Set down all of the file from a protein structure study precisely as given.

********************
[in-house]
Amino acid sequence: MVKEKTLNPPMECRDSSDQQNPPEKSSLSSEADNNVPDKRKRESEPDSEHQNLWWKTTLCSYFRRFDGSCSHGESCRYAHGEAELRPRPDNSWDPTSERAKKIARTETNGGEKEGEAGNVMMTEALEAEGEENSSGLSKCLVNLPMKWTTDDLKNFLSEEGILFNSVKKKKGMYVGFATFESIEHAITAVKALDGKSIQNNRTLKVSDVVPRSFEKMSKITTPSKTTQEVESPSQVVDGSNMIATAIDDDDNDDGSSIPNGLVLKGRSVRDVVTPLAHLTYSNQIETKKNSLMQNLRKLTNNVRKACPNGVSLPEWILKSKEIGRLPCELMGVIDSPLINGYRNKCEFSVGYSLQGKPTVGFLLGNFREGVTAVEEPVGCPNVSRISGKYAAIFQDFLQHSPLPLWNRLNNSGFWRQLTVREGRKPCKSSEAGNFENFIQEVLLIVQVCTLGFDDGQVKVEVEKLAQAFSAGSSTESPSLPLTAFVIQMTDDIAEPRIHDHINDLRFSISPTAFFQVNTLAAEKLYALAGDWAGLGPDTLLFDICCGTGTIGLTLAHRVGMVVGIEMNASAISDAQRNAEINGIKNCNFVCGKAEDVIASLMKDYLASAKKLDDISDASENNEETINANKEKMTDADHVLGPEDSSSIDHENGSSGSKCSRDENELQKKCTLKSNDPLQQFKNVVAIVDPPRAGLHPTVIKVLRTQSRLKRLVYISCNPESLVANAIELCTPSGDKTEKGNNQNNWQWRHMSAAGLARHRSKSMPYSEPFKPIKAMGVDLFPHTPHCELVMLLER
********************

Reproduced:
[in-house]
Amino acid sequence: MVKEKTLNPPMECRDSSDQQNPPEKSSLSSEADNNVPDKRKRESEPDSEHQNLWWKTTLCSYFRRFDGSCSHGESCRYAHGEAELRPRPDNSWDPTSERAKKIARTETNGGEKEGEAGNVMMTEALEAEGEENSSGLSKCLVNLPMKWTTDDLKNFLSEEGILFNSVKKKKGMYVGFATFESIEHAITAVKALDGKSIQNNRTLKVSDVVPRSFEKMSKITTPSKTTQEVESPSQVVDGSNMIATAIDDDDNDDGSSIPNGLVLKGRSVRDVVTPLAHLTYSNQIETKKNSLMQNLRKLTNNVRKACPNGVSLPEWILKSKEIGRLPCELMGVIDSPLINGYRNKCEFSVGYSLQGKPTVGFLLGNFREGVTAVEEPVGCPNVSRISGKYAAIFQDFLQHSPLPLWNRLNNSGFWRQLTVREGRKPCKSSEAGNFENFIQEVLLIVQVCTLGFDDGQVKVEVEKLAQAFSAGSSTESPSLPLTAFVIQMTDDIAEPRIHDHINDLRFSISPTAFFQVNTLAAEKLYALAGDWAGLGPDTLLFDICCGTGTIGLTLAHRVGMVVGIEMNASAISDAQRNAEINGIKNCNFVCGKAEDVIASLMKDYLASAKKLDDISDASENNEETINANKEKMTDADHVLGPEDSSSIDHENGSSGSKCSRDENELQKKCTLKSNDPLQQFKNVVAIVDPPRAGLHPTVIKVLRTQSRLKRLVYISCNPESLVANAIELCTPSGDKTEKGNNQNNWQWRHMSAAGLARHRSKSMPYSEPFKPIKAMGVDLFPHTPHCELVMLLER